Monday, April 28, 2008
The Adze Picket Co. (I Love the PCT)
I spent the weekend at the ADZPCTKO with Nitro, Tatu Joe, Ducky (the Wise), Tomato, BearCan't, Mattress, Love Barge, Nano, Sly, Disco, WeatherCarrot, Too Obtuse, Nacho, Tall Paul, Mags, and Wildflower (AKA Icognito Cheeto Bandito). I got a ride down with Firefly.
I'm tempted to just end my post there, as it would seem like complete gibberish to many of you. But I won't. The ADZPCTKO is the Annual Day Zero Pacific Crest Trail Kickoff, held the last weekend in April (also known as NFL Draft weekend, where, miracle of miracles, the Redskins, despite Dan Snyder's best attempts to screw it up, actually managed to avoid throwing away multiple draft picks on Chad Johnson and instead traded for more picks. Hallelujah!) at Lake Morena campground, 20 miles north by trail from the Mexican border near Campo, CA. Conventional wisdom says that the weather window on the PCT is such that there's not much point to starting earlier thanks to snow in the Sierras, and starting late might not get you to Canada before snow in the fall, so a lot of people start at the same time in late April. There are those that oppose the Kickoff because they think it creates a herd of hikers that overwhelm small resupply towns, but I won't get into that.
I went to the PCTA's TrailFest last month, but that's more of a convention, and Kickoff is more of a party for thru-hikers. I don't hike with other people or hang out with other hikers very often, so this was new and a ton of fun. I got a ride down from Georgi (Firefly) the trail angel from Old Station, CA. Friday I ran on the trail for a couple hours, but mostly I just spent the weekend chilling with friends, watching slideshows, drinking beer while commenting on how hot it was, and making jokes about a several-pound phallic statue that people were going to plant in an unsuspecting hiker's pack. Best. Weekend. Ever.
Perhaps the best part was seeing Eric Ryback's presentations. In 1970, Eric became the first person to thru-hike the PCT. He did the AT in 1969 between his junior and senior year of high school, and at age 18, skipped his high school graduation to start the PCT. He did two presentations: one with several other older folks that have been doing long-distance backpacking for decades or did the PCT in the 70's, and one show of his photos from 1970. In the roundtable discussion, some of the older hikers had slightly negative "you young whipper-snappers with your cell-phones and your GPS and your running shoes...when I hiked we carried wooden ice-axes and 7-pound boots" attitudes, but Eric was totally upbeat. There was a lawsuit and a falling out back in the day (we backpackers seem to enjoy getting in arguments about the minutia of our mutually held passion, probably like any other slightly obsessive sub-culture) and he had no idea what had happened with the trail since. His nephews happened to hike the PCT last year, and they basically told him, "There's this huge awesome community and they want you to be part of the party." They gave his info to the ADZ director (Strider, PCT '77) who'd been trying to track Eric down for years, and Strider got Eric to come.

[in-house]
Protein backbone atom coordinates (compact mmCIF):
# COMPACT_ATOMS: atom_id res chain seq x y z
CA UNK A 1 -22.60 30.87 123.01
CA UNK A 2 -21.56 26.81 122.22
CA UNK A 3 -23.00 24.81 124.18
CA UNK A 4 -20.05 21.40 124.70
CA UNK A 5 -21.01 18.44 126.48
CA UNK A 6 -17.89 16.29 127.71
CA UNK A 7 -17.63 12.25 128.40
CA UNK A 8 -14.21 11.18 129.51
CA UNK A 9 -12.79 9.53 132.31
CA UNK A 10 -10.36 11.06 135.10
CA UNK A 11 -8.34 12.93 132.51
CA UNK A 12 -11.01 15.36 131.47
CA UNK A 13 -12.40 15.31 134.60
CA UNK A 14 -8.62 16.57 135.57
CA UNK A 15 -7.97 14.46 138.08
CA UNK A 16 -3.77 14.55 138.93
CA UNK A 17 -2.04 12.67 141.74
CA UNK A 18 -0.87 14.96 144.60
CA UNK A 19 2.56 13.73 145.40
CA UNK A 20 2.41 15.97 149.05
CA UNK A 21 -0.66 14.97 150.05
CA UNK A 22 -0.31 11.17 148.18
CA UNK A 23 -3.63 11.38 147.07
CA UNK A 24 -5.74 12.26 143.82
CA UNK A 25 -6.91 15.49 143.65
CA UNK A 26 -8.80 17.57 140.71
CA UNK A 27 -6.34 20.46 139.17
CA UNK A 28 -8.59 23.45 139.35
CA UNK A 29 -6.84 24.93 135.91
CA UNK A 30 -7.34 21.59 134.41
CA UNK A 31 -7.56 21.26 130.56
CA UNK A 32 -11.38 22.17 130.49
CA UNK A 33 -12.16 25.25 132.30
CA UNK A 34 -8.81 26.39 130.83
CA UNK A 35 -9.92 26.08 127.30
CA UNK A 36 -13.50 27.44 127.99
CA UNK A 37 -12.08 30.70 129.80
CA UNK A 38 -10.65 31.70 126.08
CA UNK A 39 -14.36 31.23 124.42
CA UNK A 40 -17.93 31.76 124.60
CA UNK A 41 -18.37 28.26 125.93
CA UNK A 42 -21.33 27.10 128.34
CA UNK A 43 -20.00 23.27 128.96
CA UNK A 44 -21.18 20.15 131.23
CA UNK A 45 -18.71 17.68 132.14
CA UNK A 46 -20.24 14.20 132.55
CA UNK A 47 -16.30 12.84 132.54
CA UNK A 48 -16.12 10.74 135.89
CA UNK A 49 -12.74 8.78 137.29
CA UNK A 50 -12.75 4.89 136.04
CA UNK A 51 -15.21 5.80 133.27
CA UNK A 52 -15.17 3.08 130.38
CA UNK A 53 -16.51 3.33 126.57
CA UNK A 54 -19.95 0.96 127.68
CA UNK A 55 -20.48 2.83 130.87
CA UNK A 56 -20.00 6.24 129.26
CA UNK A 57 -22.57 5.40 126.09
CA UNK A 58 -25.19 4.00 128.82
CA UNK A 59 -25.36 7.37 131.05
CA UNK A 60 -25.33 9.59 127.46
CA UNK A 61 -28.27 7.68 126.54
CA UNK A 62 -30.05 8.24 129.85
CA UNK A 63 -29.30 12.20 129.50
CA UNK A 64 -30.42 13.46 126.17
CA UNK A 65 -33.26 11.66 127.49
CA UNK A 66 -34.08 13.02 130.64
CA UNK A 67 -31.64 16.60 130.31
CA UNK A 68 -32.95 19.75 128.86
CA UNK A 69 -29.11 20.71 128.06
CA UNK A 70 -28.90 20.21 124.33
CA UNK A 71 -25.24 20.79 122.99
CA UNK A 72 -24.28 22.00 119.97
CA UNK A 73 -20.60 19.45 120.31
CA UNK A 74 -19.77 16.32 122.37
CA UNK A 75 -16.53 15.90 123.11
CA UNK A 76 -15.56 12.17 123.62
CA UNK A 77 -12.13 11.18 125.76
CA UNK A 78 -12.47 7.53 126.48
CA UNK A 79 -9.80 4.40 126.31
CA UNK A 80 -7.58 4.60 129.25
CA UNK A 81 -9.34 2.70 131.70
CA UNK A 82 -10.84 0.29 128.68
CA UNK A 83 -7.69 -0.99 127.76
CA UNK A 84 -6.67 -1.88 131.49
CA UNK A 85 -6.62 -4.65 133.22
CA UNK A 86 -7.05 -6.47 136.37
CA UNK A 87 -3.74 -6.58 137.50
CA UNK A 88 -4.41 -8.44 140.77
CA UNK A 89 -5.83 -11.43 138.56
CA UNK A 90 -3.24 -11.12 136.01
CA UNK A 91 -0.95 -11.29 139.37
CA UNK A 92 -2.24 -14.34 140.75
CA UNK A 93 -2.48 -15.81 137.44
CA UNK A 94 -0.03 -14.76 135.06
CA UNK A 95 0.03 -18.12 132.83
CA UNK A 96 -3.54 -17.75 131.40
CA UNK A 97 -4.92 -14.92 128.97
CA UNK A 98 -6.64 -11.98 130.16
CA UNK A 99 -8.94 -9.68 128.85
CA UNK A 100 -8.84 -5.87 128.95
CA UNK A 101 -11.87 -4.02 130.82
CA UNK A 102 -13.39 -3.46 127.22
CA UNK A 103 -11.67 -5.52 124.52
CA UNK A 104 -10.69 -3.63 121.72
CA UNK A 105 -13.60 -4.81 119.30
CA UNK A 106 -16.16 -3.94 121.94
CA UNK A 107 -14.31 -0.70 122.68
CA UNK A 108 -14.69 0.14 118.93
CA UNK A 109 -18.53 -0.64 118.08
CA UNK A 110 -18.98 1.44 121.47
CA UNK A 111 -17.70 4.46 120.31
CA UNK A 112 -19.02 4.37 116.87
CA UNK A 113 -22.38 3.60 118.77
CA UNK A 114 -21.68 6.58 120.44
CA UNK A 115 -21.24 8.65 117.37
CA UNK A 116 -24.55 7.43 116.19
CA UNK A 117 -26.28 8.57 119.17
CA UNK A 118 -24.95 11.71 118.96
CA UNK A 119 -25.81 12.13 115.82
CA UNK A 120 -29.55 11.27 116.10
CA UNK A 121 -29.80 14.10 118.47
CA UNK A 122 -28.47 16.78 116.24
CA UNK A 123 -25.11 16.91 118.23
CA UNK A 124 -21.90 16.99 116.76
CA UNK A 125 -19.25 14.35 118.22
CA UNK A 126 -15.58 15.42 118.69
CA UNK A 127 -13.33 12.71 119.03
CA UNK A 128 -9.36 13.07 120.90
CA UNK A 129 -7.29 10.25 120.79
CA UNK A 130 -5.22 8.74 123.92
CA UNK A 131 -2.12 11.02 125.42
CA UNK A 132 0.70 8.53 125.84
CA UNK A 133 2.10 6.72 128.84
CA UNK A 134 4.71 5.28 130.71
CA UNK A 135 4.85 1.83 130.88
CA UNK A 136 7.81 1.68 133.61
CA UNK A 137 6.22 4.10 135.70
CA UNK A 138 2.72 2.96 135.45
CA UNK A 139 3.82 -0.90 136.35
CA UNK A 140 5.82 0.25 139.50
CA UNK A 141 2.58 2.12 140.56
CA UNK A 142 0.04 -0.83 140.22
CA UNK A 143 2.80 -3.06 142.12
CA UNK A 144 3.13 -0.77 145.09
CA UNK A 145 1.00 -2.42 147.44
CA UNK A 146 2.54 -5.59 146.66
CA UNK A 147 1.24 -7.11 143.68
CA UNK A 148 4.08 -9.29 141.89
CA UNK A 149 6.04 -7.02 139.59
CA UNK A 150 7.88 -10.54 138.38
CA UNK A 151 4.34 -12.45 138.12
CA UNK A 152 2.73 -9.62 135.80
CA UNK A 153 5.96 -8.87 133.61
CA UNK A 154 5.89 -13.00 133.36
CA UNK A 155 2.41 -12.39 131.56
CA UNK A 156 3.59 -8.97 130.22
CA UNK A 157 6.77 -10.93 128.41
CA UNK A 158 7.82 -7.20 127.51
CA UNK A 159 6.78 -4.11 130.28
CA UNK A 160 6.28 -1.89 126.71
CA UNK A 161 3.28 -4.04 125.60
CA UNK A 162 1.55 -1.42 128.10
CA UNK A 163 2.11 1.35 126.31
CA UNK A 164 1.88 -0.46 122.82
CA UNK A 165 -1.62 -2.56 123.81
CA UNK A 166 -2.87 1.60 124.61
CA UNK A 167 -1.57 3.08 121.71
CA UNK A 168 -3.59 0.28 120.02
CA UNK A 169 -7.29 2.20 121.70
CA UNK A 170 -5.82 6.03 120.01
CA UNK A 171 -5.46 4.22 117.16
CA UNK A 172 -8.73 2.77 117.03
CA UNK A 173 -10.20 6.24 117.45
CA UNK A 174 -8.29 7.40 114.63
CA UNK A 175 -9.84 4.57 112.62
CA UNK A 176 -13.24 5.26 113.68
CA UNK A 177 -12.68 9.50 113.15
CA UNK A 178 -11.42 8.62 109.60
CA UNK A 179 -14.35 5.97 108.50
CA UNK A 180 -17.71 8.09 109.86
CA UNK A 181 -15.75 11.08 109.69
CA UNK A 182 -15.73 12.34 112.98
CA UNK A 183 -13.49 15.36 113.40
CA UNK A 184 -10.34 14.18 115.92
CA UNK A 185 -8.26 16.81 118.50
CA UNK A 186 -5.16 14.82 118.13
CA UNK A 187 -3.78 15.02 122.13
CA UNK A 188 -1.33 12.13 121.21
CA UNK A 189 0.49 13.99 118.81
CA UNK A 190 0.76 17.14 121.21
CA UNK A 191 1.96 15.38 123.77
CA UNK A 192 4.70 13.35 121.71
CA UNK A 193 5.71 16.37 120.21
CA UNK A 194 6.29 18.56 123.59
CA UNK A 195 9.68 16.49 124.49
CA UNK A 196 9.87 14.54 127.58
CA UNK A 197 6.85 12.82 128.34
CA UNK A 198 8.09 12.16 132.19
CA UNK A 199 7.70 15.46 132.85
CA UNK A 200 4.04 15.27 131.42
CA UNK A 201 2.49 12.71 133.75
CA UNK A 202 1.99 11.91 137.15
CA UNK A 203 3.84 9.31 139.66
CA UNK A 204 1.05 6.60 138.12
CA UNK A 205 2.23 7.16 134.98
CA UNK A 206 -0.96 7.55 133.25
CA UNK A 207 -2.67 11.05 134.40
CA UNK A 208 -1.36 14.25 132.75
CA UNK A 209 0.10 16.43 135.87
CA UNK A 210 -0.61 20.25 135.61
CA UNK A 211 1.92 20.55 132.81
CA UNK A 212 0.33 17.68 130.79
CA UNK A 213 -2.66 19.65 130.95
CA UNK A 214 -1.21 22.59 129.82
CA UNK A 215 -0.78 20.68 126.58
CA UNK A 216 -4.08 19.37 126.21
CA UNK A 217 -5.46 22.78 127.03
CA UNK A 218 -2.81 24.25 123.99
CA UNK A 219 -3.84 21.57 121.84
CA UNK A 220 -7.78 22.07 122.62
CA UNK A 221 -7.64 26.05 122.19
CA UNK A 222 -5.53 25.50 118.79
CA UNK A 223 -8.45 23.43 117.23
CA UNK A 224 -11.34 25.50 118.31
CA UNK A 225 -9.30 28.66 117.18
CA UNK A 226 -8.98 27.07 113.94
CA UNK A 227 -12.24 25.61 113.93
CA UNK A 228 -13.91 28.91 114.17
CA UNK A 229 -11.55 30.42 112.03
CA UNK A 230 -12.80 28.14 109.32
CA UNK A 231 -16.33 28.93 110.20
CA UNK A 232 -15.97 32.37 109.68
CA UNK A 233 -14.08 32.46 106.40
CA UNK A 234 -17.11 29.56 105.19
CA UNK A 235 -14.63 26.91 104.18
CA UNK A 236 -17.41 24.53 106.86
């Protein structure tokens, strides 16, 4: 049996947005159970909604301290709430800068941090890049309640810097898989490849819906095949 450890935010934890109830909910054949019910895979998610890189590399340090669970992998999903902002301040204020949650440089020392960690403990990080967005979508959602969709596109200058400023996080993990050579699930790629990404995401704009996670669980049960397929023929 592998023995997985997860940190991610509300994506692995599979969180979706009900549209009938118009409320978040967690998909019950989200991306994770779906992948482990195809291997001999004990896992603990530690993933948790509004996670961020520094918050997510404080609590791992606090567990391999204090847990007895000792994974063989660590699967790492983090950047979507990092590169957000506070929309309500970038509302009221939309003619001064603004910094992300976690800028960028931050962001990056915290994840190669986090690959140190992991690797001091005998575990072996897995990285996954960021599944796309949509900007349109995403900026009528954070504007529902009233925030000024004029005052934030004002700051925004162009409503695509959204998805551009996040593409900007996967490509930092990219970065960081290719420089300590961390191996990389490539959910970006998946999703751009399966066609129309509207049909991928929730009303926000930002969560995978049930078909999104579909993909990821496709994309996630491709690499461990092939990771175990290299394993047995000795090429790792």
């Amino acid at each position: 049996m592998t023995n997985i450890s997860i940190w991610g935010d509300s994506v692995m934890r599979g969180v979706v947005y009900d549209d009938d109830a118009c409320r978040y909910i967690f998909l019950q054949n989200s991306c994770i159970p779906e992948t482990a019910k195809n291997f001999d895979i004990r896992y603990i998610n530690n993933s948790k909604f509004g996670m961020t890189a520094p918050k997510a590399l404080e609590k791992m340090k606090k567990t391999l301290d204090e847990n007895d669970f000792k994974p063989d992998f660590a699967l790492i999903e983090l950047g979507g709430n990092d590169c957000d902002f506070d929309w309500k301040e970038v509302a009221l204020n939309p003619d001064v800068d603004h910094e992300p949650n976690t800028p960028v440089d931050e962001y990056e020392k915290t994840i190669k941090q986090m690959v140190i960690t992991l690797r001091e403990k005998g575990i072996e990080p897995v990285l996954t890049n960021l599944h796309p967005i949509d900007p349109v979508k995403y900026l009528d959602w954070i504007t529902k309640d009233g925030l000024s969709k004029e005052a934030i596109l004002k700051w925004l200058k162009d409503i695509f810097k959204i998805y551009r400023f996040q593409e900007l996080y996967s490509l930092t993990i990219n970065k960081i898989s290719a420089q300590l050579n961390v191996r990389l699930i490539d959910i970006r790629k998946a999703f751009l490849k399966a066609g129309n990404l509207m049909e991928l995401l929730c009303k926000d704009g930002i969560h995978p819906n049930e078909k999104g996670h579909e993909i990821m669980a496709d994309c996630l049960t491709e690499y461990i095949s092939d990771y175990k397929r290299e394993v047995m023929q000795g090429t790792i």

His slides were great. He did the trail in four months with a 75-pound pack, and only 5 food resupplies the entire time, which is pretty amazing. He was doing something so new that the Forest Service actually sent a ranger out to hike with him for the last week to make sure he could get through some forest fires. Instead of telling us we were all doing it wrong these days, he said, "I'm tempted to call my wife and tell her 'Honey, I'll see you in five months; I'm going hiking.'"
I feel the same way. Two of my friends are going for the PCT speed record this year, hoping to do it in 70-something days and they told me I should come along. This year was an average snow year in the Sierras, so they're not starting until Mid-June, and they'll be done in two months, so it's conceivable that I could do the hike and take the Law & Econ field exam in August. If I did that, however, having not studied for the exam a single day, I would most certainly fail, get kicked out of grad school, and move to Alaska. I can't seem to remember which part of that sentence was supposed to be the bad part. Just kidding. Sort of. This would be an awesome opportunity to actually hike with some other people, but I guess I did hike 1/3 of the AT with my good buddy Fillmore, so that will have to do. I've probably got enough cash to do it, but I have a bunch of student loans that I don't want to have to start paying back any time soon, so it's not going to happen. Enough trail-pining/whining for now, I have some midterms to grade.
Here's an article from the San Diego Union Tribune about the kickoff.